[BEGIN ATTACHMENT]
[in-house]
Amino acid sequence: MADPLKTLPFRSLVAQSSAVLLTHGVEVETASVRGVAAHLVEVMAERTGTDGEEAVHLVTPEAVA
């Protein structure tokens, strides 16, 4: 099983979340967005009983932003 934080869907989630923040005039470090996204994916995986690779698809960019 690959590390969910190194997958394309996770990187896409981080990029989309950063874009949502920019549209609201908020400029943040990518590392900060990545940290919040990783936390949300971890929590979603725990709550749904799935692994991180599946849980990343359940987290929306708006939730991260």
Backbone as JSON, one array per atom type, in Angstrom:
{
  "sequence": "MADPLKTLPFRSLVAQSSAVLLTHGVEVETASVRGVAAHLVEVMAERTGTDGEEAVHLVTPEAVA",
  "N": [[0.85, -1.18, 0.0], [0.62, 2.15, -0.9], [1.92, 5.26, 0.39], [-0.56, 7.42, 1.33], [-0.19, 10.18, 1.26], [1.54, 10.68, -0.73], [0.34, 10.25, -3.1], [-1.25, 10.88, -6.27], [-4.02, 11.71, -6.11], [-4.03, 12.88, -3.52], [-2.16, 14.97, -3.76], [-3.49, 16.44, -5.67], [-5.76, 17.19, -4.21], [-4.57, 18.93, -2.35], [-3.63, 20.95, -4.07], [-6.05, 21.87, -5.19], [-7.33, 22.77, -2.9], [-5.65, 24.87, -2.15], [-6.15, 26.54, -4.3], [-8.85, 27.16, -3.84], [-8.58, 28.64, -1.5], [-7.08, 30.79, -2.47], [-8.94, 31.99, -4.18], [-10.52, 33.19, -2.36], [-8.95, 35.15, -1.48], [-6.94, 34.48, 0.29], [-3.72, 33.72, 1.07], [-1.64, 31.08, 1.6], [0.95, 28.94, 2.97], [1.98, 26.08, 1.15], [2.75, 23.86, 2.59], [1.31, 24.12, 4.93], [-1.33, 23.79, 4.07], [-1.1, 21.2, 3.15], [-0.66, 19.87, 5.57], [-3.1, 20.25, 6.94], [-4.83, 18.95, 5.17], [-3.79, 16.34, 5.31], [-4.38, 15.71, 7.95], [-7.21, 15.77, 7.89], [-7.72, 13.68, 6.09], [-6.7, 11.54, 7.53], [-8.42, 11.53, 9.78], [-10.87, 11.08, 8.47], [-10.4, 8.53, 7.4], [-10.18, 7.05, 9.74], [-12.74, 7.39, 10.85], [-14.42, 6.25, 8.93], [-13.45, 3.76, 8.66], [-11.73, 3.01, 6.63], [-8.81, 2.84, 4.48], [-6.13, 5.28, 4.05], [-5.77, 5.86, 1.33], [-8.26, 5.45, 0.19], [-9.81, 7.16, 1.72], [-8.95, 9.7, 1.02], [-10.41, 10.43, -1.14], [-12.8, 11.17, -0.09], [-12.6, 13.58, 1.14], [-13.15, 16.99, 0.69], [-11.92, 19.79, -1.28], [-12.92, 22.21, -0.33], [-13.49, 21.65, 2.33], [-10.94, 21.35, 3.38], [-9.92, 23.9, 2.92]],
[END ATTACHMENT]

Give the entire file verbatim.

[in-house]
Amino acid sequence: MADPLKTLPFRSLVAQSSAVLLTHGVEVETASVRGVAAHLVEVMAERTGTDGEEAVHLVTPEAVA
């Protein structure tokens, strides 16, 4: 099983979340967005009983932003 934080869907989630923040005039470090996204994916995986690779698809960019 690959590390969910190194997958394309996770990187896409981080990029989309950063874009949502920019549209609201908020400029943040990518590392900060990545940290919040990783936390949300971890929590979603725990709550749904799935692994991180599946849980990343359940987290929306708006939730991260």
Backbone as JSON, one array per atom type, in Angstrom:
{
  "sequence": "MADPLKTLPFRSLVAQSSAVLLTHGVEVETASVRGVAAHLVEVMAERTGTDGEEAVHLVTPEAVA",
  "N": [[0.85, -1.18, 0.0], [0.62, 2.15, -0.9], [1.92, 5.26, 0.39], [-0.56, 7.42, 1.33], [-0.19, 10.18, 1.26], [1.54, 10.68, -0.73], [0.34, 10.25, -3.1], [-1.25, 10.88, -6.27], [-4.02, 11.71, -6.11], [-4.03, 12.88, -3.52], [-2.16, 14.97, -3.76], [-3.49, 16.44, -5.67], [-5.76, 17.19, -4.21], [-4.57, 18.93, -2.35], [-3.63, 20.95, -4.07], [-6.05, 21.87, -5.19], [-7.33, 22.77, -2.9], [-5.65, 24.87, -2.15], [-6.15, 26.54, -4.3], [-8.85, 27.16, -3.84], [-8.58, 28.64, -1.5], [-7.08, 30.79, -2.47], [-8.94, 31.99, -4.18], [-10.52, 33.19, -2.36], [-8.95, 35.15, -1.48], [-6.94, 34.48, 0.29], [-3.72, 33.72, 1.07], [-1.64, 31.08, 1.6], [0.95, 28.94, 2.97], [1.98, 26.08, 1.15], [2.75, 23.86, 2.59], [1.31, 24.12, 4.93], [-1.33, 23.79, 4.07], [-1.1, 21.2, 3.15], [-0.66, 19.87, 5.57], [-3.1, 20.25, 6.94], [-4.83, 18.95, 5.17], [-3.79, 16.34, 5.31], [-4.38, 15.71, 7.95], [-7.21, 15.77, 7.89], [-7.72, 13.68, 6.09], [-6.7, 11.54, 7.53], [-8.42, 11.53, 9.78], [-10.87, 11.08, 8.47], [-10.4, 8.53, 7.4], [-10.18, 7.05, 9.74], [-12.74, 7.39, 10.85], [-14.42, 6.25, 8.93], [-13.45, 3.76, 8.66], [-11.73, 3.01, 6.63], [-8.81, 2.84, 4.48], [-6.13, 5.28, 4.05], [-5.77, 5.86, 1.33], [-8.26, 5.45, 0.19], [-9.81, 7.16, 1.72], [-8.95, 9.7, 1.02], [-10.41, 10.43, -1.14], [-12.8, 11.17, -0.09], [-12.6, 13.58, 1.14], [-13.15, 16.99, 0.69], [-11.92, 19.79, -1.28], [-12.92, 22.21, -0.33], [-13.49, 21.65, 2.33], [-10.94, 21.35, 3.38], [-9.92, 23.9, 2.92]],